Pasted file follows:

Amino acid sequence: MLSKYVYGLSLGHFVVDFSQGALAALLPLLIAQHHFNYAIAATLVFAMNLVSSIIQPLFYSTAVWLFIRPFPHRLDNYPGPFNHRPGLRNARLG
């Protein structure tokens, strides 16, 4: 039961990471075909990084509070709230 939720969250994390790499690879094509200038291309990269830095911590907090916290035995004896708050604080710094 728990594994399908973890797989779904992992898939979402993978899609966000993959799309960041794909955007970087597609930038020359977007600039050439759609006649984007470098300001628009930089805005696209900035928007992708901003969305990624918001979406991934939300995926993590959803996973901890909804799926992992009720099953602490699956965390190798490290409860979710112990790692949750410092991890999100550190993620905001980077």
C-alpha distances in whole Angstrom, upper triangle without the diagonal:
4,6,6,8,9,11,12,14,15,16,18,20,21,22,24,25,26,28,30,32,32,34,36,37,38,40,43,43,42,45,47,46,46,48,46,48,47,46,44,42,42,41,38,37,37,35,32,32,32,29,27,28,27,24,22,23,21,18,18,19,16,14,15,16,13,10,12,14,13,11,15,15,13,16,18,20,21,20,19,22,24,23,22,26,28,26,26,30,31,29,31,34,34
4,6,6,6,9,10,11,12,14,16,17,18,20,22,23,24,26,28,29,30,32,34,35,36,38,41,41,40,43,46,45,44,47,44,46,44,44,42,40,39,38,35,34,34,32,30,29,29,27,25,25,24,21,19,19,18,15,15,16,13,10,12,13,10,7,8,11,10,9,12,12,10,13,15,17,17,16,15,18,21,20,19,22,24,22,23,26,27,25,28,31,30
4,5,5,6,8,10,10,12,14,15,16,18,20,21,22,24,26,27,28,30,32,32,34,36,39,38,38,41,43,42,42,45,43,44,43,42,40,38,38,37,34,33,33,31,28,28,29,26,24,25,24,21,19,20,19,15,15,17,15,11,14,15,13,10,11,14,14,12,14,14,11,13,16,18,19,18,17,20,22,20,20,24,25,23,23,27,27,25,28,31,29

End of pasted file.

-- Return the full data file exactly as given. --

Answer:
Amino acid sequence: MLSKYVYGLSLGHFVVDFSQGALAALLPLLIAQHHFNYAIAATLVFAMNLVSSIIQPLFYSTAVWLFIRPFPHRLDNYPGPFNHRPGLRNARLG
């Protein structure tokens, strides 16, 4: 039961990471075909990084509070709230 939720969250994390790499690879094509200038291309990269830095911590907090916290035995004896708050604080710094 728990594994399908973890797989779904992992898939979402993978899609966000993959799309960041794909955007970087597609930038020359977007600039050439759609006649984007470098300001628009930089805005696209900035928007992708901003969305990624918001979406991934939300995926993590959803996973901890909804799926992992009720099953602490699956965390190798490290409860979710112990790692949750410092991890999100550190993620905001980077």
C-alpha distances in whole Angstrom, upper triangle without the diagonal:
4,6,6,8,9,11,12,14,15,16,18,20,21,22,24,25,26,28,30,32,32,34,36,37,38,40,43,43,42,45,47,46,46,48,46,48,47,46,44,42,42,41,38,37,37,35,32,32,32,29,27,28,27,24,22,23,21,18,18,19,16,14,15,16,13,10,12,14,13,11,15,15,13,16,18,20,21,20,19,22,24,23,22,26,28,26,26,30,31,29,31,34,34
4,6,6,6,9,10,11,12,14,16,17,18,20,22,23,24,26,28,29,30,32,34,35,36,38,41,41,40,43,46,45,44,47,44,46,44,44,42,40,39,38,35,34,34,32,30,29,29,27,25,25,24,21,19,19,18,15,15,16,13,10,12,13,10,7,8,11,10,9,12,12,10,13,15,17,17,16,15,18,21,20,19,22,24,22,23,26,27,25,28,31,30
4,5,5,6,8,10,10,12,14,15,16,18,20,21,22,24,26,27,28,30,32,32,34,36,39,38,38,41,43,42,42,45,43,44,43,42,40,38,38,37,34,33,33,31,28,28,29,26,24,25,24,21,19,20,19,15,15,17,15,11,14,15,13,10,11,14,14,12,14,14,11,13,16,18,19,18,17,20,22,20,20,24,25,23,23,27,27,25,28,31,29